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A letter to a wounded self.
Dear Younger Me,
I am sorry that you learned far too early in life that the world is an unsafe place. No one else knew that the most unsafe places for children were with people they trusted.
I’m sorry that you were mocked, called names, left out, chosen last for the team, insulted, and teased relentlessly for being a girly girl—fragile, weak, delicate, and easy to break. No one knew what to say or do, neither did I. Bullying—that’s just what kids did.
I’m sorry that you were forced to keep secrets, to keep up with the Joneses, the status quo, our stellar reputation in the community and at church. No one knew that secrets breed shame, shame breeds silence, silence slices the pie of wholeness, healing and truth, and that you would be left with only the crumbs.
I’m sorry that you believed you deserved what happened to you, that you were groomed to believe that it was your fault, that somehow you invited or allowed it, and that the one person you dared to tell, would hurt you too, confirming your suspicions as accurate. No one knew that the most dangerous people in your midst passed as mini gods, behind titles, authority, influence, and power. No one knew what to tell you about what to do, when it was not a stranger.
I am sorry that I made you careful and cautious, that you seldom played outside hard enough to get dirty, or take your chances on the crazy carpet down the big hill, or take that risk at high jump. No one knew the price of playing small would affect you so much when you were big.
I am sorry I didn’t know better or do better—that I thought you were stupid, naive, pitiful, and irredeemable. No one knew that not all children live like in the fairy tales they read to you, that happy endings aren’t always about your Prince Charming coming to rescue you, or that—like Dorthy—you always had the power within yourself to find your way home.
I am sorry that I judged you—a child! I know damn well, now, that I would never inflict that upon any other child or adult for that matter. No one knew that you would spend decades trying to atone for other people’s sins because you claimed them as your own. That you would throw yourself under the bus for people walking on the sidewalk, and lay down your cloak of unworthiness atop the dirty, muddy puddles so that others didn’t get wet.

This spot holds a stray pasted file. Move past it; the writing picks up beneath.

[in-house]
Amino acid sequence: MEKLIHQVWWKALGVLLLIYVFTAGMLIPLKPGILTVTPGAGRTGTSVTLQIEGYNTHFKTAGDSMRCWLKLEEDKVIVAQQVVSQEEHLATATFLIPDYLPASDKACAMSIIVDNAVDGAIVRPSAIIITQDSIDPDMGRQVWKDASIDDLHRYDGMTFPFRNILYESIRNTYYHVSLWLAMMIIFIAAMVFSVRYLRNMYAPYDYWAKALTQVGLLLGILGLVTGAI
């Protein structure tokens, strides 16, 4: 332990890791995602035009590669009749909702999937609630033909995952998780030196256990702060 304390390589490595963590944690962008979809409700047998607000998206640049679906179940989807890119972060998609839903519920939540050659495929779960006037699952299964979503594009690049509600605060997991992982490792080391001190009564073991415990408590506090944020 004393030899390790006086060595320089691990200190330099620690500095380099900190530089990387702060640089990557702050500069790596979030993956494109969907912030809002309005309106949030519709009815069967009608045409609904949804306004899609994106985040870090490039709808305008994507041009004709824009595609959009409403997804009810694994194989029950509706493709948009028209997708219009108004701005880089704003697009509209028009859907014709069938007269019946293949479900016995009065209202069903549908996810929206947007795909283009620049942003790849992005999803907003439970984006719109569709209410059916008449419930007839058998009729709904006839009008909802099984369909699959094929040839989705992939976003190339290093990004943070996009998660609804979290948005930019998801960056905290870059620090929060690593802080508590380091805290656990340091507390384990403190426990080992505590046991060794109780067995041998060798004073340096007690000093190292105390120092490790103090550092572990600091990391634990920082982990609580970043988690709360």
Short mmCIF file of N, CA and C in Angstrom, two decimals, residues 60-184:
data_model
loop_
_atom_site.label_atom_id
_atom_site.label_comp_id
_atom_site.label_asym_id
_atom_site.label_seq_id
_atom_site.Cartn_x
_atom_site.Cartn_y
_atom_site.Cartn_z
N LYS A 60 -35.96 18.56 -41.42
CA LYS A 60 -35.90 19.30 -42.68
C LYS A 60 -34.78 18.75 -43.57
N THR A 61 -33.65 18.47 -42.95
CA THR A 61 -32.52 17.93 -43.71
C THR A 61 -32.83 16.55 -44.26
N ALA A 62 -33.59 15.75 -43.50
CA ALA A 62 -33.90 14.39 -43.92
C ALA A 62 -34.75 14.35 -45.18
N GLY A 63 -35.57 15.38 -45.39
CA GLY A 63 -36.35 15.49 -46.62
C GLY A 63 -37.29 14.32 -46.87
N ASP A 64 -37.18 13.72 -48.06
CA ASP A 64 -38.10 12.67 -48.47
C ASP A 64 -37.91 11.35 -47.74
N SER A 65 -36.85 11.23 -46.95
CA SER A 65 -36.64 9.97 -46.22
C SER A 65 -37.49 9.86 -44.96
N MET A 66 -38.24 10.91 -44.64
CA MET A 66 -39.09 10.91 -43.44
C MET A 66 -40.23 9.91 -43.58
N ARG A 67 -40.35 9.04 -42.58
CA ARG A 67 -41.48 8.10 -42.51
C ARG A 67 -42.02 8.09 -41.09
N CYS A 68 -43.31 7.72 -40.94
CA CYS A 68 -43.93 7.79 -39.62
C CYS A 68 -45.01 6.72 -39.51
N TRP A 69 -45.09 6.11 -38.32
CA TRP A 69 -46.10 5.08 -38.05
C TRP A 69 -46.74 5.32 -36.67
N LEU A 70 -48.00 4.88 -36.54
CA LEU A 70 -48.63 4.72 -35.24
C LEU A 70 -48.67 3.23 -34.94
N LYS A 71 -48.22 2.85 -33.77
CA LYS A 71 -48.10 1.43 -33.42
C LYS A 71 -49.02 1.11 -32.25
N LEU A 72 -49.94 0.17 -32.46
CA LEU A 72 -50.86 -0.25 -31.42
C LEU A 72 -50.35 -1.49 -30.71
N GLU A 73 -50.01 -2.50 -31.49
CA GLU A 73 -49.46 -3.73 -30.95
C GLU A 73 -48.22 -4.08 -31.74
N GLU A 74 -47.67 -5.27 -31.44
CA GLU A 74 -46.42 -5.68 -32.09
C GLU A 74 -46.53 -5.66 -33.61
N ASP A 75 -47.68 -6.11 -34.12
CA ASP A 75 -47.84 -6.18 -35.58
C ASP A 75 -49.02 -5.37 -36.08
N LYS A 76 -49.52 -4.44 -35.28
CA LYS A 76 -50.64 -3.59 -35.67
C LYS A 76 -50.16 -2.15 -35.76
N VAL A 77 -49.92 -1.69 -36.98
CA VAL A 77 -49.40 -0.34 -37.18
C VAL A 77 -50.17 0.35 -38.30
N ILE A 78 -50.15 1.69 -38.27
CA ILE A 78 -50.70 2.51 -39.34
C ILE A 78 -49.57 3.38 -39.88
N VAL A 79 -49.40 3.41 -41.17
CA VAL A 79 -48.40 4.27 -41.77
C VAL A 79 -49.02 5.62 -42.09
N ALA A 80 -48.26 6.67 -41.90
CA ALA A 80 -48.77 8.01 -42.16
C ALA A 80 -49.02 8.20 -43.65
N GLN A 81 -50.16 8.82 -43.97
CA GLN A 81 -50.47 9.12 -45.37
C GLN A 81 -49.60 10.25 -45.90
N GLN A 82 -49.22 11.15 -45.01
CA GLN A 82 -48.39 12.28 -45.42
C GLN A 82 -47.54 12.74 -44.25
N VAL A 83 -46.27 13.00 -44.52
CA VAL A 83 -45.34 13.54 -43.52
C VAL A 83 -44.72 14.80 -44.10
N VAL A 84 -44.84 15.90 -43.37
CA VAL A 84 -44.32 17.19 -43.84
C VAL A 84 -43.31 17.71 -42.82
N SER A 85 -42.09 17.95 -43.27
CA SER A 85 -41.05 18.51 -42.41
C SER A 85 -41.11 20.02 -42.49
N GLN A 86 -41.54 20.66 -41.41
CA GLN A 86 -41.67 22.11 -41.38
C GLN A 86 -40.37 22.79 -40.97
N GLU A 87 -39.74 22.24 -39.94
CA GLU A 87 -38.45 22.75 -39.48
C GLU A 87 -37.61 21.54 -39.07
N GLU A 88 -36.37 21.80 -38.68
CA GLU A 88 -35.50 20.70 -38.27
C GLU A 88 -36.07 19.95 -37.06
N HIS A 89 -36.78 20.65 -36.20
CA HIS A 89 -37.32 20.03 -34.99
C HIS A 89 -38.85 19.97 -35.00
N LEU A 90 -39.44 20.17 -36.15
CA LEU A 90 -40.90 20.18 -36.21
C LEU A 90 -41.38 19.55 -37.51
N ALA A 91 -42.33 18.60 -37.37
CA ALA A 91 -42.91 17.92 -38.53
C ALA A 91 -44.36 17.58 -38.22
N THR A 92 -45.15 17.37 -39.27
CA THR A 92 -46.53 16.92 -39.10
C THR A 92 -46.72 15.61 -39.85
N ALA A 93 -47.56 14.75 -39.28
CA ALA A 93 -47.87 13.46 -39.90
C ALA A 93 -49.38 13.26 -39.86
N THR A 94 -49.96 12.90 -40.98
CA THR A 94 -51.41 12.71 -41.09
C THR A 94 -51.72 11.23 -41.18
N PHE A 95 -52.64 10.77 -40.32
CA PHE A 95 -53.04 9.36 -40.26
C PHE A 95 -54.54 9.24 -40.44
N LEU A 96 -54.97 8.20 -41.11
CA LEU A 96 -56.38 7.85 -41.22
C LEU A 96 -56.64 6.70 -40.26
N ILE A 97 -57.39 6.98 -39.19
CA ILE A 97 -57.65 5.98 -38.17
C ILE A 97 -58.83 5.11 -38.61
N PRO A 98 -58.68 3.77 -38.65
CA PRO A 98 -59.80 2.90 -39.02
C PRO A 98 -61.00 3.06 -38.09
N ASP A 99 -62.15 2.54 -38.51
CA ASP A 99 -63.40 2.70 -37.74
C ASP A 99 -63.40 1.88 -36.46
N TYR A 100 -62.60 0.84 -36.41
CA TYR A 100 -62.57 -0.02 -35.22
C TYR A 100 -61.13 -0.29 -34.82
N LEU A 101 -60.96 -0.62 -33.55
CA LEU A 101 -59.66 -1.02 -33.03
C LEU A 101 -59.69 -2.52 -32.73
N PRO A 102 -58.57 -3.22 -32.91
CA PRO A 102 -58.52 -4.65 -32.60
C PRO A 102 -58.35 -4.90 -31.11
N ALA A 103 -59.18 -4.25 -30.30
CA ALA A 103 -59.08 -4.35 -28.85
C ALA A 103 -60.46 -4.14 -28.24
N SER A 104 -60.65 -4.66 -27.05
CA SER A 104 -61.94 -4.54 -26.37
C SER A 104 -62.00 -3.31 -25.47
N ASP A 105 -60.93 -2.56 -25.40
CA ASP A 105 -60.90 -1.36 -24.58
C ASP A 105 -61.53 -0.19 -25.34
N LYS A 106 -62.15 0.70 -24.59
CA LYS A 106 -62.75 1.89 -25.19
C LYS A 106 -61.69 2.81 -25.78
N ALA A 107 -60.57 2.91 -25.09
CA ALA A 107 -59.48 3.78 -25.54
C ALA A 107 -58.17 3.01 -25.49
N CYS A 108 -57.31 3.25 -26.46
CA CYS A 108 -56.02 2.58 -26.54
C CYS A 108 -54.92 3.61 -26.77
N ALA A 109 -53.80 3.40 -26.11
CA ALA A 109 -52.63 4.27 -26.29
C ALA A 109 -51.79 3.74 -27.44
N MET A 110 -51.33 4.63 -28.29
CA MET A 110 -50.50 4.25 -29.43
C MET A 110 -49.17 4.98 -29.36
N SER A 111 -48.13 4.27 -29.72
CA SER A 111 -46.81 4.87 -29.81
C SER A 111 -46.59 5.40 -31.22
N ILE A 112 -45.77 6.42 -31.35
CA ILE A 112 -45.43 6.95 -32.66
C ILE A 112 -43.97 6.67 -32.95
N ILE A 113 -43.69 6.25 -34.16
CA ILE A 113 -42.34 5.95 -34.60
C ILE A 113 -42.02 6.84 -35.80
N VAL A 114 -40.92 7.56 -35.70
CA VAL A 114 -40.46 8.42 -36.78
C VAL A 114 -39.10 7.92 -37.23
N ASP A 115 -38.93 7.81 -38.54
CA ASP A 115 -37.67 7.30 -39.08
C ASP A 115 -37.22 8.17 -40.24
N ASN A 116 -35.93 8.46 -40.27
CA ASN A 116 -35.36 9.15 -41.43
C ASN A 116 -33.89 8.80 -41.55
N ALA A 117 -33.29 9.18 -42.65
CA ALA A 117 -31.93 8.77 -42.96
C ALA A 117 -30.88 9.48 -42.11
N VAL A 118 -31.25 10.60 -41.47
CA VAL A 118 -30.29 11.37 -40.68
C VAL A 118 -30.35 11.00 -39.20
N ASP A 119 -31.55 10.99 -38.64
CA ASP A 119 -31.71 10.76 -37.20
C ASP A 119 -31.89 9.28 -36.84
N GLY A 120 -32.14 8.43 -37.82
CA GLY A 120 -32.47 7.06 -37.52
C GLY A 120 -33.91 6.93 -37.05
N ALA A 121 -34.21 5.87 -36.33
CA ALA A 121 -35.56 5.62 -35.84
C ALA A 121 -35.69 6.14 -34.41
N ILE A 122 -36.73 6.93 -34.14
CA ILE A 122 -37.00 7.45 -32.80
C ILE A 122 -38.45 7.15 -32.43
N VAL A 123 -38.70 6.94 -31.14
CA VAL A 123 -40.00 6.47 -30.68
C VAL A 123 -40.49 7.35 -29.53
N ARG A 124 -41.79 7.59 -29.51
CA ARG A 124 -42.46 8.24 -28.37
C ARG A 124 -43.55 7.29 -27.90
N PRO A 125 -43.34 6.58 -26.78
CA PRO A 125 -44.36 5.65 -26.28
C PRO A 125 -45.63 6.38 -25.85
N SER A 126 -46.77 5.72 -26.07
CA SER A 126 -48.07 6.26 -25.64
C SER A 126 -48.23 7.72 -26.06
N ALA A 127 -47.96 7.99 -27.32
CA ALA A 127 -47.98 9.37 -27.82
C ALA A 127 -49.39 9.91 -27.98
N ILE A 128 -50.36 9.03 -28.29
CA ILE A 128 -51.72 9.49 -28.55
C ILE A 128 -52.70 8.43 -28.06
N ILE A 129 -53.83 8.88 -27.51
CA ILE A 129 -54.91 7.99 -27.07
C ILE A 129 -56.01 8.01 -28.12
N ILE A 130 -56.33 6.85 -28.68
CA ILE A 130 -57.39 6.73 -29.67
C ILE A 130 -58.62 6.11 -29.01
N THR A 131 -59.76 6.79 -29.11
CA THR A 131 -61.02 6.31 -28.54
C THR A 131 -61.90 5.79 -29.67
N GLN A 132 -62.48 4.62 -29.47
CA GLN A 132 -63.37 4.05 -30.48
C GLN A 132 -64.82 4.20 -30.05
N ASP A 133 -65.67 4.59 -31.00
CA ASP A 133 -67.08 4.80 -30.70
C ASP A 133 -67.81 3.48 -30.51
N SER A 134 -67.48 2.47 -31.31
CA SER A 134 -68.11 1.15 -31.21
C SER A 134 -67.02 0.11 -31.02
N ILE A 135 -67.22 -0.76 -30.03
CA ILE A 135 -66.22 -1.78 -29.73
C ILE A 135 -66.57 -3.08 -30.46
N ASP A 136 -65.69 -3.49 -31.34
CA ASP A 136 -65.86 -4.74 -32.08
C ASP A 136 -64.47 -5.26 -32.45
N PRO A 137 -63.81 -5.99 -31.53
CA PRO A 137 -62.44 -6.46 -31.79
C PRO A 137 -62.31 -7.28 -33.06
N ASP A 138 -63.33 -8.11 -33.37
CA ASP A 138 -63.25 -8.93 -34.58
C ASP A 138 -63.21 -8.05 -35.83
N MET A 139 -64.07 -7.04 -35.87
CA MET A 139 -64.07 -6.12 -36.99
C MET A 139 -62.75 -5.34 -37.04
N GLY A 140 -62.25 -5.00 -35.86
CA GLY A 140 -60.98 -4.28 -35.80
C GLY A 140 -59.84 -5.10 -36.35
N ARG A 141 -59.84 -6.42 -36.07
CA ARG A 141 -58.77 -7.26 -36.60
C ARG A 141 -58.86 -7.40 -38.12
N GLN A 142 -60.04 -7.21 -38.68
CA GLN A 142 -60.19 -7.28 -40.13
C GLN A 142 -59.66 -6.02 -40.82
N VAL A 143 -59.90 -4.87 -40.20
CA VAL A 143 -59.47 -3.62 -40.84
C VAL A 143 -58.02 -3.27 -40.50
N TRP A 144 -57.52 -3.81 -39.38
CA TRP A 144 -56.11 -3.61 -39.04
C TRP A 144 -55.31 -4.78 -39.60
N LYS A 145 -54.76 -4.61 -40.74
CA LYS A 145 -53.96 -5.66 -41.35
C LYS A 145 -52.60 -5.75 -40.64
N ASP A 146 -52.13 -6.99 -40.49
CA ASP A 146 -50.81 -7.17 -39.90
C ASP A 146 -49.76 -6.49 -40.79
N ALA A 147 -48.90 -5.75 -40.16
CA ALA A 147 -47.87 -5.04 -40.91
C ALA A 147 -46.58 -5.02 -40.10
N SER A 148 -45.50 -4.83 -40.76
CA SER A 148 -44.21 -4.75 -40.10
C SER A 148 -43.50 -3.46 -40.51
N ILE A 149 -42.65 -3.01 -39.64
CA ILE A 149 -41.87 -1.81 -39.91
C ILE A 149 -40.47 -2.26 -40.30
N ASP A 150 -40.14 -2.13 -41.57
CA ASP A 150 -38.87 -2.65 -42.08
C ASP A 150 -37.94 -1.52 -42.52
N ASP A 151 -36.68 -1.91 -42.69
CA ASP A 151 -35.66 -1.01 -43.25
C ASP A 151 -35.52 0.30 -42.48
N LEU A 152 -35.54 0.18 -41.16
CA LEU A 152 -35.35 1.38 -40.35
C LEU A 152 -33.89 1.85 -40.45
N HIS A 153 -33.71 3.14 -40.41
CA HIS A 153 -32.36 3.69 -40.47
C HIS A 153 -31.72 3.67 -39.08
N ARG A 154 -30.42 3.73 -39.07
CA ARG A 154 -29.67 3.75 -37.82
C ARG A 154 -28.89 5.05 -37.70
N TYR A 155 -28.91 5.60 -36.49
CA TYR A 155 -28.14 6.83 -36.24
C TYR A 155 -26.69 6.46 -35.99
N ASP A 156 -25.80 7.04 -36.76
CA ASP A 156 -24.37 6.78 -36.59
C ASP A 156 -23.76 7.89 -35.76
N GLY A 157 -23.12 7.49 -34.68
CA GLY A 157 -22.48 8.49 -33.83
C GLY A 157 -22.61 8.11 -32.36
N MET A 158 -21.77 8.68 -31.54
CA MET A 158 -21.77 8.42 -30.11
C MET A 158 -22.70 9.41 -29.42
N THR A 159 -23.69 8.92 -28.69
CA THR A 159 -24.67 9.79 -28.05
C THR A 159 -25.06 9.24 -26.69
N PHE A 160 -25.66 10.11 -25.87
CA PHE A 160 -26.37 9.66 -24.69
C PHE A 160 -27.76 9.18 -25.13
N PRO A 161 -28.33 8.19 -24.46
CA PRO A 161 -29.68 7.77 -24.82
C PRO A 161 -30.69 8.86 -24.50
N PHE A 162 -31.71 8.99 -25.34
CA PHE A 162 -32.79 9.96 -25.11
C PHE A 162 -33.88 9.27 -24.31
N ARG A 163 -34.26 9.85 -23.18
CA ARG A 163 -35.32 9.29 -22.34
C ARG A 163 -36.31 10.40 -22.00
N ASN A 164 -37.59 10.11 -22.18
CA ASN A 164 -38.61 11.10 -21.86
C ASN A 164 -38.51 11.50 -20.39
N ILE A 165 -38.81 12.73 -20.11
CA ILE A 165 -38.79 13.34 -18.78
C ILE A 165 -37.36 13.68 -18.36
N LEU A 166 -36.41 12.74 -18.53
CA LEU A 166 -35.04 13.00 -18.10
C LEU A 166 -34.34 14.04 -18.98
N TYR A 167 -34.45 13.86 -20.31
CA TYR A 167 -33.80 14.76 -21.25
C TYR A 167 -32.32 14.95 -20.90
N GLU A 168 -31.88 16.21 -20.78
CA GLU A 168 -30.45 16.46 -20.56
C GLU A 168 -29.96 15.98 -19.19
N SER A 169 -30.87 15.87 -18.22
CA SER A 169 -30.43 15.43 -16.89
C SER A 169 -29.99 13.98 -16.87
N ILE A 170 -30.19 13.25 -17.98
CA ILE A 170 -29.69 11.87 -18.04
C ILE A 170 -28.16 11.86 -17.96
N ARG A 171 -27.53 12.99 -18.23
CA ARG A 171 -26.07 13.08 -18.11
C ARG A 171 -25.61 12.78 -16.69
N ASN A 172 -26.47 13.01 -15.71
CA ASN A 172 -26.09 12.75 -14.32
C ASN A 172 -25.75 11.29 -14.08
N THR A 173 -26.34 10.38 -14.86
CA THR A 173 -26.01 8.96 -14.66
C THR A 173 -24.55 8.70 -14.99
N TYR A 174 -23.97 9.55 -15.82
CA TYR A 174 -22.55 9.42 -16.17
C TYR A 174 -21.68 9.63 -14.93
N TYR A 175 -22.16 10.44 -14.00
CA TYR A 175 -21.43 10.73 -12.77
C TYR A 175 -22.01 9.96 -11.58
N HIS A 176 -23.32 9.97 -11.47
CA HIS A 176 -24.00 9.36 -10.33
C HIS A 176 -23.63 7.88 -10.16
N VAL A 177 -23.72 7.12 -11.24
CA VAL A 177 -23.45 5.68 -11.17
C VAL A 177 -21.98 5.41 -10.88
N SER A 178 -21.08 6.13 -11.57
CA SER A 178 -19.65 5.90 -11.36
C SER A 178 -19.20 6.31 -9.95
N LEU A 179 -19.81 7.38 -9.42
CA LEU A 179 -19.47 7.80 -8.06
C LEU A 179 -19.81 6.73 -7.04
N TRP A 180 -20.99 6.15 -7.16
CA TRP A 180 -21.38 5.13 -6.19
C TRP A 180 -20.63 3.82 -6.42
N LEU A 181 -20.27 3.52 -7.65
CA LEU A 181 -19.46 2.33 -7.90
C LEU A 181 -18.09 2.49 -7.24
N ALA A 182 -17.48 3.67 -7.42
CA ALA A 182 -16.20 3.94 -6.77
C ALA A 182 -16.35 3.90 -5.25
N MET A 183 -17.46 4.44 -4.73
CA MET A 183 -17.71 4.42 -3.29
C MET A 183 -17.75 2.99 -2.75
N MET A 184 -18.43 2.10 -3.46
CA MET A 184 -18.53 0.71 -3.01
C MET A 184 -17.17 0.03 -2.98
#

I am sorry little one. I led you to be a teenager who believed love implied your consent for you to be hurt; one who turned down a scholarship not believing your poetry was worthy of publication; one who stifled your activism and stopped marching because you didn’t want to be seen as a feminist, bra-burning witch; one who dropped out of the social justice club because you didn’t think you could make so much as a dent in this broken world; and one who stepped down from public speaking and the debate team because you stumbled.
I’m sorry I snuffed out your dreams.
I’m sorry I made you stop those dance classes after you forgot the moves. I’m sorry I neglected, injured, and shamed every inch of your body while feeding your mind with negative beliefs. I’m sorry that I made you take laxatives instead of taking up too much space.
I’m sorry that you became a door mat for people to wipe their feet on, and that you became codependent on the approval of others (often those who treated you the worst) only to be victimized again and again. I’m sorry that far too often you broke your own heart. No one knew that it wasn’t your self-esteem, the way that you dressed, the places you visited, friends you chose that kept you down—it was abuse.
Many misunderstood your reflexive smile and warmth to be flirting. No one knew that the hypervigilance you acquired in childhood would make you see danger where there was none, and blind you to the fact that predators have primitive instincts, hiding in plain sight.
I’m sorry to the adult you—to me—the one who believed she deserved what she settled for. Screw her!
But here we are, you and I. We are still here. I’m listening to you even though I despise the term “inner child.” I see where you fell. I feel your sense of fear and regret. I have heard your cries for justice, and your demand to be counted as worthy.
Dear Younger Me, I hug you. I applaud you. I give you the glory for our survival. I forgive you for all the times you didn’t know better, because baby, we have learned a lot along the way.
Kiddo, I have opened my mouth to give you an opportunity to speak now, and I will never ask you again to “forever hold your peace.”